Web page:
Tuesday, 21 December 2010
I stood in the snow, looking like a red sheep in fleecy dressing-gown and furry boots, from 6.15am, watching the moon being shaved down from a perfect silver sphere to a delicate slither. Finally the last slice of silver had gone and we were presented with an astonishing copper-toned ball, the most outsanding Christmas bauble I have ever seen.
Since the same moon shines on all of us, wherever we may be, this whole event seemed other-worldly. I wondered who else might be watching...friends further south, across the North Sea, across the Atlantic, on an oil-rig, perhaps even servicemen and woman in Afghanistan....loved ones separated from each other, despite the approach of Christmas.
As people struggle to be reunited with family and friends in time for Christmas, the weather has done its level best to put hazardous obstacles in our way. The desperate frustration of those stuck in airports, stations or on the roads, the agony of those waiting at home for family to arrive, is painful to behold. I wish all those travelling a safe journey as soon as possible.
As one of our national sports appears to be a fondness for saying how rubbish we Brits are at doing anything these days, the questions have started already. We seem to be going through some kind of international embarrassment as the rest of the planet watches Britain failing to cope with unusually ferocious weather. With one Transport Minister already having had to resign here in Scotland, one wonders how many more ’heads will roll’ before we admit that Nature is bigger than us. Especially in the winter, and especially at Christmas.
Could all this frustration be the inevitable result of ‘globalisation’? Can you believe that the very concept is one that was born Aberdeen? A friend’s neighbour was the academic who came up with the word and the concept of ‘globalisation’, an idea that seems to have taken over. (By the by, if someone would invent a universal electric plug that would function in the UK, Europe and the US, I would feel ‘globalisation’ had actually achieved something.) When the current scenes at Heathrow are broadcast across the media, I can’t help wondering if we are too quick to take ‘globalisation’ for granted.
Only last night, Norwegian crime writer Jo Nesbo was on the box talking about Norway’s vast wealth, the result of a lucky oil find in the late 1960s (I’ve bored you about all that stuff way back in spring). Reflecting on how poor Norwegians had been before oil, particularly in the 1920s when so many escaped across the Atlantic, Nesbo wondered if the soul of his nation had been damaged, if not lost in some way. While no-one would advocate a return to poverty, I know there are many Norwegians who would agree that he has a point.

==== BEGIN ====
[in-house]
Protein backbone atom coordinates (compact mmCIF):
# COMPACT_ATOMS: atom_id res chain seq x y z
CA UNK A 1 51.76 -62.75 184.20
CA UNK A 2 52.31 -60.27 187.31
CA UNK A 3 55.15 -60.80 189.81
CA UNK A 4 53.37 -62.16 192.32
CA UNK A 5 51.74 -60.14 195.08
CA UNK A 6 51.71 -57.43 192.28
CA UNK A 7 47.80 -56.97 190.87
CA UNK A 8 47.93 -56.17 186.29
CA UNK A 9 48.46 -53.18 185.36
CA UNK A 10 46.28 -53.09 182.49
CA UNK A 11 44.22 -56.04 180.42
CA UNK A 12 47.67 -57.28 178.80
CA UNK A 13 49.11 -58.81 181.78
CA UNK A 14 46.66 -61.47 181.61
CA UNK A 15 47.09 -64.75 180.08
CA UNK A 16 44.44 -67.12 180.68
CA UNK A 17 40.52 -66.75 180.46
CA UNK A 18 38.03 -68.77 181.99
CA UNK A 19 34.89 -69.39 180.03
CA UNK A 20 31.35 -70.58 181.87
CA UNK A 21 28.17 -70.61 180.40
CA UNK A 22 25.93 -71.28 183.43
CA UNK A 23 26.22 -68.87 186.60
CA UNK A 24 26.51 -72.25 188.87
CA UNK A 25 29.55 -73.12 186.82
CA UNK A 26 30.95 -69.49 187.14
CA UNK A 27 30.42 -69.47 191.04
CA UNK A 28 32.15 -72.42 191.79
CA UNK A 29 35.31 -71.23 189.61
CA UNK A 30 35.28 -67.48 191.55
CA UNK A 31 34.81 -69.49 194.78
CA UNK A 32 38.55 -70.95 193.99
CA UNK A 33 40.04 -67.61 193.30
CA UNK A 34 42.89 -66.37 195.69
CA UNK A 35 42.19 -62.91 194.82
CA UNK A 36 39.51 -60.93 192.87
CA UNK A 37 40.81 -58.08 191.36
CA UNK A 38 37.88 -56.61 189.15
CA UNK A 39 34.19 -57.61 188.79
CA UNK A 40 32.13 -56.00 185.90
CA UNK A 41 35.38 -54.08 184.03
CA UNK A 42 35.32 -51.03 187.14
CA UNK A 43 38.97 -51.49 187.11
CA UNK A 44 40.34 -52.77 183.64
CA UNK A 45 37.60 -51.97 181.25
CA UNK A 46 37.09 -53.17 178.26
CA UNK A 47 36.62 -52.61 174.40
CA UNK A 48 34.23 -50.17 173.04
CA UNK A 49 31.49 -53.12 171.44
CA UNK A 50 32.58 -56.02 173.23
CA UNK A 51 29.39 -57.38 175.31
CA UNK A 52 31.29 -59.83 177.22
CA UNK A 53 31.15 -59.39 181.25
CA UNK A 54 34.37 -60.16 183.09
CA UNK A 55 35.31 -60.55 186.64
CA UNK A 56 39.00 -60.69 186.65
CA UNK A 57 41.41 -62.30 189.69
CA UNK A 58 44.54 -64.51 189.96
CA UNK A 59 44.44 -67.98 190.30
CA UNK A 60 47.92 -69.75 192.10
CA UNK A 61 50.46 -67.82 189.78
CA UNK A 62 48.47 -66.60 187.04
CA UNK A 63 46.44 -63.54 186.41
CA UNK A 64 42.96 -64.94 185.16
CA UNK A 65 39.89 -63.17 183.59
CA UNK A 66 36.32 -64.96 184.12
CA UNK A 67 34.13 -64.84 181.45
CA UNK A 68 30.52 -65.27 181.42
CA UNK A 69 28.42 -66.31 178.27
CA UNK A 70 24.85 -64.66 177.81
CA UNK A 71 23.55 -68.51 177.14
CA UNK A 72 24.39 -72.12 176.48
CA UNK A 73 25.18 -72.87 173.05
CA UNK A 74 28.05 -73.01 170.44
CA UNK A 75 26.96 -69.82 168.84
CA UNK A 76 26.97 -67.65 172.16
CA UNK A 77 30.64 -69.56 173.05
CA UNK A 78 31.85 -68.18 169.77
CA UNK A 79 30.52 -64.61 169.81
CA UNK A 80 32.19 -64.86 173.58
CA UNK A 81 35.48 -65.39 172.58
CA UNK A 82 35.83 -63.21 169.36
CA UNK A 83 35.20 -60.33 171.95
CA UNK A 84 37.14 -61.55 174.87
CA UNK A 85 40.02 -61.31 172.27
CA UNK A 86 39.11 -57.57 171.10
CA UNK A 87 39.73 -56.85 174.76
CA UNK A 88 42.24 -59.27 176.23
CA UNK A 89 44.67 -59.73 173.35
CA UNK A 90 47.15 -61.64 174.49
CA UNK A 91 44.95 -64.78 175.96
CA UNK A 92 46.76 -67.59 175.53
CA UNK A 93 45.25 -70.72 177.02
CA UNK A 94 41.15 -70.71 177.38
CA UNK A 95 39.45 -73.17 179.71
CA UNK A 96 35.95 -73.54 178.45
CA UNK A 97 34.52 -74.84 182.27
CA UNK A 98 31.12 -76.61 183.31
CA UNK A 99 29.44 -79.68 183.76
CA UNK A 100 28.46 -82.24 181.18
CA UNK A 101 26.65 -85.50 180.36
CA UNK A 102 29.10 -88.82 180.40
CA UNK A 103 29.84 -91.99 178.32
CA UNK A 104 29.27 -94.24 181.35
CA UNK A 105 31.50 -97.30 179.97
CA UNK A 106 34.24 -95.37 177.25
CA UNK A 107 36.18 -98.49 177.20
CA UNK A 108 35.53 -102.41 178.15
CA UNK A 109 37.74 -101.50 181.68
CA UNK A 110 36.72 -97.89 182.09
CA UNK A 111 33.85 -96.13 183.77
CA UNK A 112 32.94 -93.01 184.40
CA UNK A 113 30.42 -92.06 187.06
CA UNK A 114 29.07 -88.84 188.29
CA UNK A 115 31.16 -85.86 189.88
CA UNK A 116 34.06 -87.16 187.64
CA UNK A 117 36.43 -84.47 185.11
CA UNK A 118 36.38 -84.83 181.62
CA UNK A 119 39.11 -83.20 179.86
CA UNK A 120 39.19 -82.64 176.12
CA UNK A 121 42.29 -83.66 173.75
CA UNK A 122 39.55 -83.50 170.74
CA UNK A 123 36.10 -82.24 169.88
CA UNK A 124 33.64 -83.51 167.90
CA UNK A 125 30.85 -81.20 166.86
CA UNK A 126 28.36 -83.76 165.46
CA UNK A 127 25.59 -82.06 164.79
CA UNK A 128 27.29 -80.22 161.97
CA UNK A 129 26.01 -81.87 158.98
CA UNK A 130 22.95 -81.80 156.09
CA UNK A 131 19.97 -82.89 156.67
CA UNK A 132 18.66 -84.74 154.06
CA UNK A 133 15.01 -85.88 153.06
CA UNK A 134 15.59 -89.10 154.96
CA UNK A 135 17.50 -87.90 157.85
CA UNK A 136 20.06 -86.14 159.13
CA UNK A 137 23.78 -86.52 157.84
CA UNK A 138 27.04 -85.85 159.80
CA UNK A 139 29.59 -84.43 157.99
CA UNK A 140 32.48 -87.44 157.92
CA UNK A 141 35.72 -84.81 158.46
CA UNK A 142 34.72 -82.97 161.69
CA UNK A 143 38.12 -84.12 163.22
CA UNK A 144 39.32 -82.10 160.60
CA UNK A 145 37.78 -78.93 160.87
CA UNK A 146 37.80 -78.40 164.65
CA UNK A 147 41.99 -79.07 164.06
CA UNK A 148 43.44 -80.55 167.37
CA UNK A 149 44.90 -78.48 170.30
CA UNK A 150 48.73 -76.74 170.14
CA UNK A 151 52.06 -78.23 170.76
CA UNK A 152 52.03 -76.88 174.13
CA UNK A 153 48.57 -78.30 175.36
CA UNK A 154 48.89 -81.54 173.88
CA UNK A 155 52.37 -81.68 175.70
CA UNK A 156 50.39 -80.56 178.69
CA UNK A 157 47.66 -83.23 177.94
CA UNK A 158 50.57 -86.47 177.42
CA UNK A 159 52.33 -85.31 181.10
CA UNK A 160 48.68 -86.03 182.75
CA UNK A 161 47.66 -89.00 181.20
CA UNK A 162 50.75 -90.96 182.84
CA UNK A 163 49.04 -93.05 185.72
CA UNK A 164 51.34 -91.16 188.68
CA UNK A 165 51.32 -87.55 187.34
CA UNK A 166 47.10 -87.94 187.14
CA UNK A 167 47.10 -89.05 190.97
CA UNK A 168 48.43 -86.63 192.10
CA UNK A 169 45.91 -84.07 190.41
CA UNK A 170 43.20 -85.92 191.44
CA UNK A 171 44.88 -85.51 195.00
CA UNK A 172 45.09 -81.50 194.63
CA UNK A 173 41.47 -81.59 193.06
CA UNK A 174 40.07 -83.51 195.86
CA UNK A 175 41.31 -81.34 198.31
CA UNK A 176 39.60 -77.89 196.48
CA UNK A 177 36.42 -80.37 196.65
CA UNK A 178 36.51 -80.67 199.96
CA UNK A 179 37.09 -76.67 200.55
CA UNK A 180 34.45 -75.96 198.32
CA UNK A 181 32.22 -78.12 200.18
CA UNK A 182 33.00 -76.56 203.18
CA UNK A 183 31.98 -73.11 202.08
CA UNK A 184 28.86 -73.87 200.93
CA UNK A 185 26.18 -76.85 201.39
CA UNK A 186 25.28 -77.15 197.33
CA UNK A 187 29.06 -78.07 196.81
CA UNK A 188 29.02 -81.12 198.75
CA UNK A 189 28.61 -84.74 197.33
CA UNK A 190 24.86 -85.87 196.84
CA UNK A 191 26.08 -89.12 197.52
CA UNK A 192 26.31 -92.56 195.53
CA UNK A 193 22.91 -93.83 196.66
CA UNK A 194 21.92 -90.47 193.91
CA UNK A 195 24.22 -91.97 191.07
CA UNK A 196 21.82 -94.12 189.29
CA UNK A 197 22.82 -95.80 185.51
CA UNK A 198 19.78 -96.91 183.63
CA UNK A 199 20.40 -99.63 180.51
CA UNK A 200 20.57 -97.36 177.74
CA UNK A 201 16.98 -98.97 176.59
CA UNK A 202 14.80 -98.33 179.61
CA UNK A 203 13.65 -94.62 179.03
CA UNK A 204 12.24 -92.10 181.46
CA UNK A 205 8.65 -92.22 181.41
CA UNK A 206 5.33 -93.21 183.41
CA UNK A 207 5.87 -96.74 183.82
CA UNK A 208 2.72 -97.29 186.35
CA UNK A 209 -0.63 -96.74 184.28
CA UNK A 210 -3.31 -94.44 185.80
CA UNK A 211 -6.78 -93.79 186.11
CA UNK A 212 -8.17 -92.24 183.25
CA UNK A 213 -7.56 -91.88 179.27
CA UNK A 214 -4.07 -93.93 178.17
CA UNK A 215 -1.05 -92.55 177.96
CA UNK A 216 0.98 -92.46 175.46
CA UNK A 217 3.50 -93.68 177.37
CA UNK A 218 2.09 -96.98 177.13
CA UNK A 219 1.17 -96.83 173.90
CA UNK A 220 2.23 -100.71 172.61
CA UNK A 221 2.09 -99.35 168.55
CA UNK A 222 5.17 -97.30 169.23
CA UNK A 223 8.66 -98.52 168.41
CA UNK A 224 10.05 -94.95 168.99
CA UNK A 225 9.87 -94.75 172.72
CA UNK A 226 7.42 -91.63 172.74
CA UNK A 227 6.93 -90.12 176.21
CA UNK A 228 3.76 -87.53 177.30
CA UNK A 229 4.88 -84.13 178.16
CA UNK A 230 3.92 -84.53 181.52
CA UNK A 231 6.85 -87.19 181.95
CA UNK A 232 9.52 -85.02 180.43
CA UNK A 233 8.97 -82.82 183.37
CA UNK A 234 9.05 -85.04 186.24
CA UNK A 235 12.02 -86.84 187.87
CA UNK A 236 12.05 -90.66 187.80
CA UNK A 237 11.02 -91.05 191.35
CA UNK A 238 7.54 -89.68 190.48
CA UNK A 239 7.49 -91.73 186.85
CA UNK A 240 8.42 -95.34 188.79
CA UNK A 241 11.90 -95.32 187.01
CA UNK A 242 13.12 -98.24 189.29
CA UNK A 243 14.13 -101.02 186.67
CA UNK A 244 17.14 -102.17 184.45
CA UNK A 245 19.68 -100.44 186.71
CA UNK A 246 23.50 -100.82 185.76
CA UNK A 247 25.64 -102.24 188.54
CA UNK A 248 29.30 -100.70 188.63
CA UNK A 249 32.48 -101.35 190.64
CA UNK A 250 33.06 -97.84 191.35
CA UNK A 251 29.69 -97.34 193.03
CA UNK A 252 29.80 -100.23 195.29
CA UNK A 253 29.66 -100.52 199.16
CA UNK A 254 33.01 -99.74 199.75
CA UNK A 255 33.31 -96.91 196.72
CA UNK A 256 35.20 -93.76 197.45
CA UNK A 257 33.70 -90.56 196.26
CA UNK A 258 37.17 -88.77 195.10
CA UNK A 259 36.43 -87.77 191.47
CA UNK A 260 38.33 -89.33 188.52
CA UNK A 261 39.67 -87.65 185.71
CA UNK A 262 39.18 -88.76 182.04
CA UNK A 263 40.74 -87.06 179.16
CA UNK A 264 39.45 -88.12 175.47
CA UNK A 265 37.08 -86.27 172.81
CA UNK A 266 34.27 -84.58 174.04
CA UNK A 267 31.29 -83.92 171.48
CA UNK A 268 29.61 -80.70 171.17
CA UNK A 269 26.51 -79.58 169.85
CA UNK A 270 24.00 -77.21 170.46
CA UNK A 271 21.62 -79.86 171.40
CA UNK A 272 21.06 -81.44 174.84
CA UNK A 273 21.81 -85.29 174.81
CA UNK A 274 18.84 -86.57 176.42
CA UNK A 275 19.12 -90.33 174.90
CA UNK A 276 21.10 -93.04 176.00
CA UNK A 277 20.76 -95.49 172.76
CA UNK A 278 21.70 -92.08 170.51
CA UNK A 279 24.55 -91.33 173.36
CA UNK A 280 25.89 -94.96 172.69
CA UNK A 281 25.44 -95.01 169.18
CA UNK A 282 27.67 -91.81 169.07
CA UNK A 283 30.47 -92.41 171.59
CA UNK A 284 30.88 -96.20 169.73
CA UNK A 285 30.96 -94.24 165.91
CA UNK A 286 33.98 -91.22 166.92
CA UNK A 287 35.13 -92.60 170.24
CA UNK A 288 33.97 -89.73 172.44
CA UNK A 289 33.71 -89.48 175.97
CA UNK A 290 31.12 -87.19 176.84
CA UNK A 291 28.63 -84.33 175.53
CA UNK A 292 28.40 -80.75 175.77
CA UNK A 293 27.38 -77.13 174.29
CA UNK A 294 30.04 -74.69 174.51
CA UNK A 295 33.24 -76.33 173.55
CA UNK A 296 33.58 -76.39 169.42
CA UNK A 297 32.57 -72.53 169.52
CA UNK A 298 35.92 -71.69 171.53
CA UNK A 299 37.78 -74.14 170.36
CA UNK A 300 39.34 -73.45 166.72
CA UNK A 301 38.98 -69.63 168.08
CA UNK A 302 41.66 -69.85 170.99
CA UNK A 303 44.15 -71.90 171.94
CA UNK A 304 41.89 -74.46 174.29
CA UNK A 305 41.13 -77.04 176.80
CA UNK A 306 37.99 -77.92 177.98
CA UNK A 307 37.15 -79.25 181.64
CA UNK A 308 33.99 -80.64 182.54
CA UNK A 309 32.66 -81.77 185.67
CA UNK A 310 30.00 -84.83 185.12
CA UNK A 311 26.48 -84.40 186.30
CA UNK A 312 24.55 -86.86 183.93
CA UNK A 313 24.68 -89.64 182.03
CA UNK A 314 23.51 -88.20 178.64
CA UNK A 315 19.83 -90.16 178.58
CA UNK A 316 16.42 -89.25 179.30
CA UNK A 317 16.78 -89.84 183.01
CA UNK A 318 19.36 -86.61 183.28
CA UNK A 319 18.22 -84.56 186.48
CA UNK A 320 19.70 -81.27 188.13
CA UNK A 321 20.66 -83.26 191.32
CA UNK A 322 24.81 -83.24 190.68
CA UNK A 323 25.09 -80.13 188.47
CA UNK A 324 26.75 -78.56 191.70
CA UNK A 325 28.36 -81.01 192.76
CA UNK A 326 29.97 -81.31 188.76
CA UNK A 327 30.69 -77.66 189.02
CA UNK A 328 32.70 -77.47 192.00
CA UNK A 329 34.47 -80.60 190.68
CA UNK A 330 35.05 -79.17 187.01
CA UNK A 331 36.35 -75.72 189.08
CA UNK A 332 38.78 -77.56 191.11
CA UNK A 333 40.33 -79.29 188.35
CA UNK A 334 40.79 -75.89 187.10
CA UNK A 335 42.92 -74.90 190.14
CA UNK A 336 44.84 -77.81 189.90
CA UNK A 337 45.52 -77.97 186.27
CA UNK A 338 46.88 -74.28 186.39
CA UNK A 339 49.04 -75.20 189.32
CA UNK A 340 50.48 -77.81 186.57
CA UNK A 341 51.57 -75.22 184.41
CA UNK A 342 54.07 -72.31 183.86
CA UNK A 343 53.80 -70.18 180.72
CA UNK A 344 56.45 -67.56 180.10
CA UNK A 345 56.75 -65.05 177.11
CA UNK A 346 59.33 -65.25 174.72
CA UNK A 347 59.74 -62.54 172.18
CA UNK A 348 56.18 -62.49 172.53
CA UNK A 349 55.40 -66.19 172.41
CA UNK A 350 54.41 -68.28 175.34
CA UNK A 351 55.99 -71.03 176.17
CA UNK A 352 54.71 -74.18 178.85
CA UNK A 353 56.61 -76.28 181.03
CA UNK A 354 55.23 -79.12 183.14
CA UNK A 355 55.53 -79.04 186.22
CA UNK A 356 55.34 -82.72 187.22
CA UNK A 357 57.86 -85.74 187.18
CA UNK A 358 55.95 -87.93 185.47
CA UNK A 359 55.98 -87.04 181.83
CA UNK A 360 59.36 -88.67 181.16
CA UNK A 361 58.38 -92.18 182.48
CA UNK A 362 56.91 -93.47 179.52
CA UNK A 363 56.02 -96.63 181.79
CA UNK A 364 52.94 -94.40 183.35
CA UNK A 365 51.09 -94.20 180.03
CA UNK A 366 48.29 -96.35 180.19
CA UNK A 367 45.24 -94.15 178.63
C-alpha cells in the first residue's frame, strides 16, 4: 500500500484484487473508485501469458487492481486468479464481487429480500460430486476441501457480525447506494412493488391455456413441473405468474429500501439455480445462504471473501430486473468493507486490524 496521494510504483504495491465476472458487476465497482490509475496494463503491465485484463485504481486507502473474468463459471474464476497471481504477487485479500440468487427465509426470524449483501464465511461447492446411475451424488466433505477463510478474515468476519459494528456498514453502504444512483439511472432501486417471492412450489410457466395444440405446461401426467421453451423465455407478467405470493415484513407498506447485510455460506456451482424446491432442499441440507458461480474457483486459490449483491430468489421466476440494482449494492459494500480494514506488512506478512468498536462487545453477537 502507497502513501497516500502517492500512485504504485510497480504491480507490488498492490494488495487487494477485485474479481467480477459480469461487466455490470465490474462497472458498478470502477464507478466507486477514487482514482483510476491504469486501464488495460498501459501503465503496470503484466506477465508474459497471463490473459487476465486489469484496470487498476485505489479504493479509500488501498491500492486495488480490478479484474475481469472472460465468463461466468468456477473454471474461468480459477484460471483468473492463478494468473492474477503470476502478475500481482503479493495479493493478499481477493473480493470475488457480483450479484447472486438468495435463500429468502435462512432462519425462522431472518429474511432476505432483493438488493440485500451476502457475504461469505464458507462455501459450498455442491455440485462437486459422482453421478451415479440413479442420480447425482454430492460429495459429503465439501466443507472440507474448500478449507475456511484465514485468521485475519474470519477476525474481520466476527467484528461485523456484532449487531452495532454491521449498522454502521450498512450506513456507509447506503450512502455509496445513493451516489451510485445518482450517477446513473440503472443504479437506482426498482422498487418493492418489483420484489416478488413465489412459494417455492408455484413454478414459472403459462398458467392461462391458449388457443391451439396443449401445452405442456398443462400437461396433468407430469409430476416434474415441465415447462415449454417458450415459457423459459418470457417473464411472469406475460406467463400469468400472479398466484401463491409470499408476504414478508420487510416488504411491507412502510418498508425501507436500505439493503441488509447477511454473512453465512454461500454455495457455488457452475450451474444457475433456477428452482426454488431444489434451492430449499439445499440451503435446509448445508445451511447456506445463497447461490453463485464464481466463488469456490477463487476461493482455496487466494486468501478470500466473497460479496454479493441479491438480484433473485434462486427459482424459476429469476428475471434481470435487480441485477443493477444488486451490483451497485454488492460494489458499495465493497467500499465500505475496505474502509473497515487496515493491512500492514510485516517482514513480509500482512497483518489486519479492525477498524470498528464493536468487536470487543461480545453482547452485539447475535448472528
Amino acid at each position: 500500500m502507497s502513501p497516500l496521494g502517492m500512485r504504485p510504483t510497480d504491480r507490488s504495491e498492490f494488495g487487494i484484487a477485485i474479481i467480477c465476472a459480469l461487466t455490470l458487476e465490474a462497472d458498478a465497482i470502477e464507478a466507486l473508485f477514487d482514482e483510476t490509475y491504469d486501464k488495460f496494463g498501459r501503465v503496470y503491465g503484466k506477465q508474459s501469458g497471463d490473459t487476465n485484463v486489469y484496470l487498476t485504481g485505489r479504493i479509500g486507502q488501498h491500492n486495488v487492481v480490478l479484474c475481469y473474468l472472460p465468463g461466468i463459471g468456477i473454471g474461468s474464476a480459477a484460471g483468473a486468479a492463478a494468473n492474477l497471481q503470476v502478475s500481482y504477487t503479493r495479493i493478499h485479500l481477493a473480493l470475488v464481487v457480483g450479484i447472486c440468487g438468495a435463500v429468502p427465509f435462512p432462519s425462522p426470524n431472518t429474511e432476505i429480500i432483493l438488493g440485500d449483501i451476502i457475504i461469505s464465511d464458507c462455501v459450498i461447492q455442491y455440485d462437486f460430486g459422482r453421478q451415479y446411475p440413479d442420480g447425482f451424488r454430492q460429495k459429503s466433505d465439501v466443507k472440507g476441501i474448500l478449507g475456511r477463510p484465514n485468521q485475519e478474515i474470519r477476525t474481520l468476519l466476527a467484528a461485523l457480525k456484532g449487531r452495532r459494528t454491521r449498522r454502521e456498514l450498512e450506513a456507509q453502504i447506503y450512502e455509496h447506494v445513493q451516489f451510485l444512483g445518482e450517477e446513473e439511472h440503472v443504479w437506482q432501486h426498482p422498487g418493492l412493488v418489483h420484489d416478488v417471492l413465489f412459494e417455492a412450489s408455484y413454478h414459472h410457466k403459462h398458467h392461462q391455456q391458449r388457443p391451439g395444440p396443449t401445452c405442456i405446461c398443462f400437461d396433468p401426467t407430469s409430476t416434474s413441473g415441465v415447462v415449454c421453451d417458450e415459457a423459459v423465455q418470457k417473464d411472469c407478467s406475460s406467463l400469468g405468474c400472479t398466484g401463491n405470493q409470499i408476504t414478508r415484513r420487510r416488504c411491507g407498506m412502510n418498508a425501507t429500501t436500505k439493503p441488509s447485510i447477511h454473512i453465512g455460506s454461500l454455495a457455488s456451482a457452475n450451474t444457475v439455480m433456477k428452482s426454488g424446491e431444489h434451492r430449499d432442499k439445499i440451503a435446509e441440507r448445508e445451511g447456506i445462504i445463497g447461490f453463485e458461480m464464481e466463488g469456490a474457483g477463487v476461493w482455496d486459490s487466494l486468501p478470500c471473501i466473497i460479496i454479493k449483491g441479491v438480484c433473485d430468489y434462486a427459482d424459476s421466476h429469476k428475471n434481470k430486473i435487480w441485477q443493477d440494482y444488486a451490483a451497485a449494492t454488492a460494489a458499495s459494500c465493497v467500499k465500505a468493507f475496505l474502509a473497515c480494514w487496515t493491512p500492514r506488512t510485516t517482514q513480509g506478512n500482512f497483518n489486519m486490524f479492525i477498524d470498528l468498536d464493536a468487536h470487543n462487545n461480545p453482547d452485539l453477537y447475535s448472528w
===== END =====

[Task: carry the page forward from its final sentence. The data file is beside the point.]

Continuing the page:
If one assumes the sheer number of people on the move just now is a reflection of how our world expects everything to function flawlessly in the twenty-first century, I can’t help wondering if we’re just kidding ourselves...we assume we humans are invincible. And it turns out we in the UK are not the only struggling humans...try going through Frankfurt Airport today, try flying out of Belgium, try driving in Stavanger on last week’s ice, even with snow-tyres. I suspect we Brits are not as useless as we think we are, and I know there are thousands of good-hearted folk who are valiantly working long hours and through the night to help others. We can be world-champion complainers, if we want to be. There has been many a tale of people not saying thank you, and not being helpful, but the opposite is also true. If you ask any of the Brits who work abroad or travel for business, they will be quick to tell you that the people who hate Britain more than anyone are the Brits themselves.
As Christmas arrives, our first since returning to Scotland, I am still in a state of transition, well-aware of how Norway reached under my skin in 2010. I shall be making a note that I should count my blessings more often. And next time I see the moon, and wonder what on earth we must all be looking like from up there, I’ll repeat my favourite bit of Burns;
‘Oh wad some Power the giftie gie us,
To see oursels as ithers see us.’
Whichever part of the planet you are on, settled with family or still in transit, at home or abroad, I wish you GOD JUL and A VERY MERRY CHRISTMAS!
Posted by Returning Scot at 15:32